Identity management is a complex task that requires not just a hefty dose of common sense when sharing information on the Internet, but also a reliance on third-party businesses to safeguard that information and respect consumer privacy, says Andrew Thomas.
Defenders in the cyber-domain need to abandon the Cold War principle of 'need-to-know' - a gratifyingly simple but effective maxim, says Alister Shepherd.
According to the old adage, failing to plan is planning to fail, and as Matt Kingswood says, recent events in Holborn, London are a timely reminder of what can happen.
Prevention and threat detection tools can only go so far, and should be used as part of a layered approach to data security, says Paul Hampton.
Despite the objective of releasing greater business value from information, most businesses prioritise locking it down, says Sue Trombley
Matthew Bryars, CEO of Aeriandi, analyses the threat of insider fraud and what contact centres can do to minimise risk
Dieter Lott discusses the security and networking solutions market and how organisations should be adopting a new proactive approach to security breaches given that IT infrastructure is in a constant state of change.
Teach children to code and, yes, even to hack so they learn about the power and potential perils of the internet, says Nick Banks.
Patrick Peterson examines why organisations need to focus on both external and internal assets to address the phishing threat.
It must be hard as an IT security professional not to feel overwhelmed by the sheer scale and sophistication of the threats facing your organisation, as the language used to describe modern cyber-attacks has become increasingly militaristic.
Preference for technical solutions, rather than organisational change is resulting in over-investment in stopping cyber-attacks rather than detecting attacks and defending data says James Henry.
Companies should build a holistic and forward-looking cyber-security programme capable of forecasting potential security threats and alleviating those risks before they cause serious damage says Piyush Pant.
The new government needs a new cyber-security policy as a priority - with sufficient resources - and drawn up by people with a good understanding of the issues, says Raimund Genes.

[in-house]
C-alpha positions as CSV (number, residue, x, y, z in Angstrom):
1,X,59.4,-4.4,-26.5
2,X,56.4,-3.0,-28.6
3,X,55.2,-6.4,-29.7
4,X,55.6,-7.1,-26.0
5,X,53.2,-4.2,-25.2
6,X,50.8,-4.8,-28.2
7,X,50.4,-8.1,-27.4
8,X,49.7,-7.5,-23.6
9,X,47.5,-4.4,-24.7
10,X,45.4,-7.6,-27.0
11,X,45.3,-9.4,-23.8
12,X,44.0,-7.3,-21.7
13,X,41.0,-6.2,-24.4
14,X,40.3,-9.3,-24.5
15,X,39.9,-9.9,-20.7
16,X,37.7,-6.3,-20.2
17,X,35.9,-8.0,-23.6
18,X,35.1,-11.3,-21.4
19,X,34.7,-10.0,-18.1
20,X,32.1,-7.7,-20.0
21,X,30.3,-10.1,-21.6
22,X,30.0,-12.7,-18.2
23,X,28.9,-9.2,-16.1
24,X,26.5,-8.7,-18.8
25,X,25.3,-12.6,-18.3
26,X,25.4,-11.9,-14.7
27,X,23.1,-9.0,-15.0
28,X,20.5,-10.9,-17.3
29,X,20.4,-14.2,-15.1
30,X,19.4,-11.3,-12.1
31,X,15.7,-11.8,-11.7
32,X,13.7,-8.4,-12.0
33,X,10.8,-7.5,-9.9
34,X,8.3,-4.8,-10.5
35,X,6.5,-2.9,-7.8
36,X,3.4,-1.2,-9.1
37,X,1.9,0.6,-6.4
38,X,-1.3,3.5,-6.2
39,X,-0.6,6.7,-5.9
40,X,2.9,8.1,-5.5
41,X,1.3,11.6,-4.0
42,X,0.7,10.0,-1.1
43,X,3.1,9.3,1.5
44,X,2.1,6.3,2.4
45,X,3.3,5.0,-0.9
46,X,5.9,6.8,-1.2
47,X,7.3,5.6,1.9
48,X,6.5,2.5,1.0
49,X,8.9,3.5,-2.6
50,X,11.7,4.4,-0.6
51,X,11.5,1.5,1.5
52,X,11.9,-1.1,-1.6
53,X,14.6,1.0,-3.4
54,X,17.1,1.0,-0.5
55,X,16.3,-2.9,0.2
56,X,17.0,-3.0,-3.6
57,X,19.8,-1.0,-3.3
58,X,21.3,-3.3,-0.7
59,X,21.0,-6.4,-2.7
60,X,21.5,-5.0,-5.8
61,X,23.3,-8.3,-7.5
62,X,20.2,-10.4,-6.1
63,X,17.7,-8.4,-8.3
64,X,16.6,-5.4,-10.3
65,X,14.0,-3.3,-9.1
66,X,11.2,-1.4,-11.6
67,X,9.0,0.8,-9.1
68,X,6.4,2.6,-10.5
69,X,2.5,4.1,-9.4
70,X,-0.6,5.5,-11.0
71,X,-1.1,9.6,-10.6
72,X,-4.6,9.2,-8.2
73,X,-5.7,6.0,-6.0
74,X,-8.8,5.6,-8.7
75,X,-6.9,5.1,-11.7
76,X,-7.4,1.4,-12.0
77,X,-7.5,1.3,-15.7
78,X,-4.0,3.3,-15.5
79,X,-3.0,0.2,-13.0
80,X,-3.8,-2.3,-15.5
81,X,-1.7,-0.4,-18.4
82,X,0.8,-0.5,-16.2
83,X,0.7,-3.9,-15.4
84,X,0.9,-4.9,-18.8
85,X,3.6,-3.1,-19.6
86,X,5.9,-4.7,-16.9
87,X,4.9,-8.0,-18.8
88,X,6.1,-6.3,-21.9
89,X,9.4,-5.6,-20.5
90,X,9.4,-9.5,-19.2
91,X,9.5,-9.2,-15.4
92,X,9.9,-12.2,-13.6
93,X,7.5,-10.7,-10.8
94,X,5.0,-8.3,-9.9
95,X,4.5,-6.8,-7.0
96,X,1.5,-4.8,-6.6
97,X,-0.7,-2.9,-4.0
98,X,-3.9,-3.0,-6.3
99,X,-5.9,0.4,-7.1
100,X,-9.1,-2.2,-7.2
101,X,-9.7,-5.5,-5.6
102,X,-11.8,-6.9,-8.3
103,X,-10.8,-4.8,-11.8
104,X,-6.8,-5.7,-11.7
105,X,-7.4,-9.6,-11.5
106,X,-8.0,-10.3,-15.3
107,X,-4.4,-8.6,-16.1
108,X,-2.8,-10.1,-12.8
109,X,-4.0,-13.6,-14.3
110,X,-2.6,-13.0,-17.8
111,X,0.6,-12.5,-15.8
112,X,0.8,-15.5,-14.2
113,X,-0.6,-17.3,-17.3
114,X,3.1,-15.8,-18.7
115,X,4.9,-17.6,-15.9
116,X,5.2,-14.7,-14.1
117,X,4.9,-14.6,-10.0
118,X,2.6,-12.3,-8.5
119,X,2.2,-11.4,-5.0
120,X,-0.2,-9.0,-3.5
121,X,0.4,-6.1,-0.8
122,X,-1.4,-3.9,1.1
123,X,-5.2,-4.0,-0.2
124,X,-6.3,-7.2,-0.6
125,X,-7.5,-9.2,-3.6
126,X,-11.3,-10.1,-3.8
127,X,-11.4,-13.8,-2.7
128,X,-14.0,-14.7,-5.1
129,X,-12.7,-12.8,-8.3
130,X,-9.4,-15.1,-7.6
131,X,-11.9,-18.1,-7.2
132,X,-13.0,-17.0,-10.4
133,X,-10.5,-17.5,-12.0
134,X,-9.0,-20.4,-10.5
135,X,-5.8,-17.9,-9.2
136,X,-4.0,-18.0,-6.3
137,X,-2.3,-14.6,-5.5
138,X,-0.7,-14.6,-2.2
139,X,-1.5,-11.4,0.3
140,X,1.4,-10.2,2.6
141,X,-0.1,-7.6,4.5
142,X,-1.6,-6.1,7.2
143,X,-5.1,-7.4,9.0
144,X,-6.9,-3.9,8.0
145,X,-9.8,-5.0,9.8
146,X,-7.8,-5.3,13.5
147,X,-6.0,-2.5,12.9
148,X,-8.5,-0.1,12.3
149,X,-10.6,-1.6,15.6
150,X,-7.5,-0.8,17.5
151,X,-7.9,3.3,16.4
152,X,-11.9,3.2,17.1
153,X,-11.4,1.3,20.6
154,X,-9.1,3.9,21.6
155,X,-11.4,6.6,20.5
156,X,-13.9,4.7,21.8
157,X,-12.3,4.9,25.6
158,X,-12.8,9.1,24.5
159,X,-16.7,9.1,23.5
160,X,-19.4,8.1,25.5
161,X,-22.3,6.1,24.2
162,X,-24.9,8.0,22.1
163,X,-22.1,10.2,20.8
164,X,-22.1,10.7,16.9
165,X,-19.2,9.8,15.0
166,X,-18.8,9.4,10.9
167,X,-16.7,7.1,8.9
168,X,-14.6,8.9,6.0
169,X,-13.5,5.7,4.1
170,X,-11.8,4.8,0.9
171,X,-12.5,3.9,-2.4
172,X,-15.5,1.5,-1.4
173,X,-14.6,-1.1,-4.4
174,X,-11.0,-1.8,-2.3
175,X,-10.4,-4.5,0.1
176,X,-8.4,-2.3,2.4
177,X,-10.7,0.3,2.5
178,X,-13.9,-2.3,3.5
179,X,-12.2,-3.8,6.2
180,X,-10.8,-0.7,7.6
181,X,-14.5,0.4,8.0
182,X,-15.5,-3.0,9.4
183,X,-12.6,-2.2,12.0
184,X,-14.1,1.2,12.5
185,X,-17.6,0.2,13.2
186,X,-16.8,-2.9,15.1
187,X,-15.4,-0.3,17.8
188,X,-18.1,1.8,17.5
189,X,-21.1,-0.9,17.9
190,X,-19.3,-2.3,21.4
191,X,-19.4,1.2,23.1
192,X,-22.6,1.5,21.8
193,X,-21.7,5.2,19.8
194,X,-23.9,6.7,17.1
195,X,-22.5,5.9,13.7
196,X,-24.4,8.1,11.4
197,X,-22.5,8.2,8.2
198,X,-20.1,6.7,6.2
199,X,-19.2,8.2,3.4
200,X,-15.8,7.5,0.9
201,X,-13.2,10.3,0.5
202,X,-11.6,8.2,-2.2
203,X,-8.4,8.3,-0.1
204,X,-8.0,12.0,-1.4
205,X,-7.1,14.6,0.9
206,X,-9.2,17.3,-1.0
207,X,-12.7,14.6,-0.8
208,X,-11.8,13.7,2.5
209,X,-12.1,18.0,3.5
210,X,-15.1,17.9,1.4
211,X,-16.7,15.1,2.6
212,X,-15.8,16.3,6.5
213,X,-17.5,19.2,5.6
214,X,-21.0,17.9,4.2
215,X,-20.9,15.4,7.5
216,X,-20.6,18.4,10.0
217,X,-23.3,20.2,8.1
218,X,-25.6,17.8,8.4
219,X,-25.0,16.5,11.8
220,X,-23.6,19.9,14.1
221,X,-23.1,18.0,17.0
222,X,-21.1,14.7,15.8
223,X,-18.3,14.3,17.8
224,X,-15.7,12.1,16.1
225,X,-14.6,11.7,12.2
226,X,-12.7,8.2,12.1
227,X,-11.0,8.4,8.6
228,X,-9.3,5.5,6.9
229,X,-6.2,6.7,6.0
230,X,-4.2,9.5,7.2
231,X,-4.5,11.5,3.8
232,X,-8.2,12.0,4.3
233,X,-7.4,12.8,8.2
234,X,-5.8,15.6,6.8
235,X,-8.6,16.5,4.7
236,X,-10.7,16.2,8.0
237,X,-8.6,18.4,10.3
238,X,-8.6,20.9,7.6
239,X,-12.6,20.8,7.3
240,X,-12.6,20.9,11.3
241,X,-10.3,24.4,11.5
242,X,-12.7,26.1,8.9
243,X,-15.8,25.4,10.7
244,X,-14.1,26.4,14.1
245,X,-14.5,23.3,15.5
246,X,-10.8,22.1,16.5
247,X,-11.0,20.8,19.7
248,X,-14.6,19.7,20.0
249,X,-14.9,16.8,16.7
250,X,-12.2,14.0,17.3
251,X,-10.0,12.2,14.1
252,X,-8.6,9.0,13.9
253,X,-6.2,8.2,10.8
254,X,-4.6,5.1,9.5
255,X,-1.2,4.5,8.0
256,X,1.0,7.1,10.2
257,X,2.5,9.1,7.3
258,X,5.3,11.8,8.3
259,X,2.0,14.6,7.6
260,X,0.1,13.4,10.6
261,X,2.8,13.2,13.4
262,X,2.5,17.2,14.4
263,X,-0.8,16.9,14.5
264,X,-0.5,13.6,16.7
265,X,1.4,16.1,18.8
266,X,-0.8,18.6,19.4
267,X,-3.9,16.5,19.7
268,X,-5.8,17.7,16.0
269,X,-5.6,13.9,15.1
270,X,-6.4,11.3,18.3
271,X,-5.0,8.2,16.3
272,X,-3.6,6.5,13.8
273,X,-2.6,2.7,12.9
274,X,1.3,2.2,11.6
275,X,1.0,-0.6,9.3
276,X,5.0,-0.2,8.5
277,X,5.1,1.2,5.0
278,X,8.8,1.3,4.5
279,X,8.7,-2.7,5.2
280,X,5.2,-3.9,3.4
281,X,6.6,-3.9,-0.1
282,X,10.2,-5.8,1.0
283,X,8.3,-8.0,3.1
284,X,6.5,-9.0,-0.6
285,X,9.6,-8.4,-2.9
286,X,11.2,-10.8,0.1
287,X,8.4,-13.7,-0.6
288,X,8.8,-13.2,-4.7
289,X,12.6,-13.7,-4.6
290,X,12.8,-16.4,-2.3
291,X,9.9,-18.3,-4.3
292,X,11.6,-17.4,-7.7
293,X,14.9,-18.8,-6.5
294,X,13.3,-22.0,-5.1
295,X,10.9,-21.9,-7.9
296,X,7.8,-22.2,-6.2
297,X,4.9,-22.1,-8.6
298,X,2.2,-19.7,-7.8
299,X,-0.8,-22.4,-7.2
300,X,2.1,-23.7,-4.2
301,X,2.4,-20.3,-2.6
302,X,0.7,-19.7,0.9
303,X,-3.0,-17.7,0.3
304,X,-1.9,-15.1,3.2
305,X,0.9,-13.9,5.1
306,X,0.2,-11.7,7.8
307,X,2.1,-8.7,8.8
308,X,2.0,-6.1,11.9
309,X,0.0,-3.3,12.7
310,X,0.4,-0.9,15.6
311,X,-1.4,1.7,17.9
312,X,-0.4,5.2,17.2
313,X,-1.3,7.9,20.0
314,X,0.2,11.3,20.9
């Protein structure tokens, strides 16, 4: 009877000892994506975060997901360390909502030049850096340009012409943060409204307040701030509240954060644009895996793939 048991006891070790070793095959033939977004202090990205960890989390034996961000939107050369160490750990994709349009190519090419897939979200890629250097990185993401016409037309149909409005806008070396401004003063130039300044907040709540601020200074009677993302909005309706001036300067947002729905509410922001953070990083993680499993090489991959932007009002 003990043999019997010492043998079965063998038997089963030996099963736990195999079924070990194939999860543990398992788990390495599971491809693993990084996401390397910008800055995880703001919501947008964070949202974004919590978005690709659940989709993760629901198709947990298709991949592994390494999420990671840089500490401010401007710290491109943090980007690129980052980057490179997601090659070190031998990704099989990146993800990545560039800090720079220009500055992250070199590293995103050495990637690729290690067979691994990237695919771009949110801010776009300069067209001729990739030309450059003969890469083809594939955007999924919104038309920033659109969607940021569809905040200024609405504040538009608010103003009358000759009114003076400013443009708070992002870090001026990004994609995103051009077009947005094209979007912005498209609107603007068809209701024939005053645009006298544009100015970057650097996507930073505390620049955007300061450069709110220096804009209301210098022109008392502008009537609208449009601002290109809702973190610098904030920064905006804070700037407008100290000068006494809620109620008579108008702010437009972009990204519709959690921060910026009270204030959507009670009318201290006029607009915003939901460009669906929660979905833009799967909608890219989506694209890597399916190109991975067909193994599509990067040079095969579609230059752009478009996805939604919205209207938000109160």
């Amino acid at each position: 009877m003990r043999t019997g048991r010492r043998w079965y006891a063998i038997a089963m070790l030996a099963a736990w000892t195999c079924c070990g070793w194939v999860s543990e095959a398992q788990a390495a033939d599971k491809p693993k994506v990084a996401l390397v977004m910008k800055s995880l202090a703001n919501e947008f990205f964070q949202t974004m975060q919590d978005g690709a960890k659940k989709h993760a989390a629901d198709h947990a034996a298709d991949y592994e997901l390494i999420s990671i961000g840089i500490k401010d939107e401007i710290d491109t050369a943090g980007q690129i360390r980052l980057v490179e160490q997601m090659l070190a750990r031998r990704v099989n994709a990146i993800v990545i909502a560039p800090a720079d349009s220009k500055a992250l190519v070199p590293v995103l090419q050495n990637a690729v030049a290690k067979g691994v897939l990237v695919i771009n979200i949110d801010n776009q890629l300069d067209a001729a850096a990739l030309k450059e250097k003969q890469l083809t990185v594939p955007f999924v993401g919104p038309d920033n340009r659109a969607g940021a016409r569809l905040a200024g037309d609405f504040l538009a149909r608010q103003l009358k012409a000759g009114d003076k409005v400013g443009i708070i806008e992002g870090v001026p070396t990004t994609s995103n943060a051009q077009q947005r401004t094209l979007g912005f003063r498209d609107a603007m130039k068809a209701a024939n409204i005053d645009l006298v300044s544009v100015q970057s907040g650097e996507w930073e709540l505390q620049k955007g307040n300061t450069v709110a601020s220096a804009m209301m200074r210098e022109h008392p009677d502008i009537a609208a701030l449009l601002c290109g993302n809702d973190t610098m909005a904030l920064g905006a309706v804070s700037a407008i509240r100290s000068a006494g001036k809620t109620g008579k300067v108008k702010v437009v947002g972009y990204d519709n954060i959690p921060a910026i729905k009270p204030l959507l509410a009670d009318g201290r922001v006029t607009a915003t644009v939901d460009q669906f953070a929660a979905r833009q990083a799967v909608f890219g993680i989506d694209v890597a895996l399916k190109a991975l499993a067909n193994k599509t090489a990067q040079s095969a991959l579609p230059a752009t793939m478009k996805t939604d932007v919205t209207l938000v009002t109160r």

Geofencing can restrict access to devices or applications while inside a company's perimeter, making it impossible for devices outside the perimeter to access the network explains Roman Foeckl
We must monitor cyber-criminal connections to follow attackers back to their source and have mechanisms − technical or legal − to stop them resuming their activities elsewhere says Neil Campbell.
Jen Andre and Cameron Camp debate online financial security
Cyber-insurance is the new go-to for large corporations trying to defend themselves from data breaches, but the UK is lagging behind - and that is something the government wants to fix.
MS Windows 2003 servers (WS2003) reach end of life on 15th July 2015 - but don't panic! They'll still operate in the same way, but could become more susceptible to cyber-attack warns Kevin Linsell
Removing human interaction with passwords and automating their selection and frequency of change is certainly a step in the right direction says Richard Walters.
Due to the complexities of IT security, achieving clarity on cyber-insurance policies is going to be a growing challenge says Rowland Johnson
SMEs need to be aware of the risks faced, whilst implementing quick and easy protective measures that will make them more secure than the average victim says Chema Alonso
Ben Harknet says security teams need to develop an effective external threat management programme as a core component of their overall security capability to deal with broken SSL certificates and third party app vulnerabilities.
Public-private partnerships in cyber-security are needed with governments helping protect their private sector from cyber-espionage - as demonstrated in Finland and Israel
Time to set the record straight on email authentication: DMARC won't get spam into the inbox, says Rob Holmes
Building a database security strategy is the first step for a company in ensuring security has been addressed inside out says Alan Hartwell.
A new approach to mobile user protection should focus on self-defending apps that provide an integrated, dedicated and secure solution to cyber-crime threats suggests Tom Lysemose Hansen
We need to see all results of government initiatives - both positive and negative - if industry, and especially SMEs are to act on them says Alan Carter.
Too many false positives inevitably reduce response times - and even response numbers - so raise the verification bar and thereby limit them says Chandra Sekar.
In the wake of successful cyber-attacks, and security incidents taking down some of the biggest brands on the planet, impacting critical infrastructure and banking systems alike, it may be asserted that, when it comes to technology, by evidenced implication, it would seem to be exposed, fragile and vulnerable.
Targeted emails with infected attachments are the hacker's weapon of choice but there are ways to avoid being spiked by spear phishing says Noam Green.
Few understand the value of their website to hackers says Ilia Kolochenko, warning that even an individual blog is potentially at risk.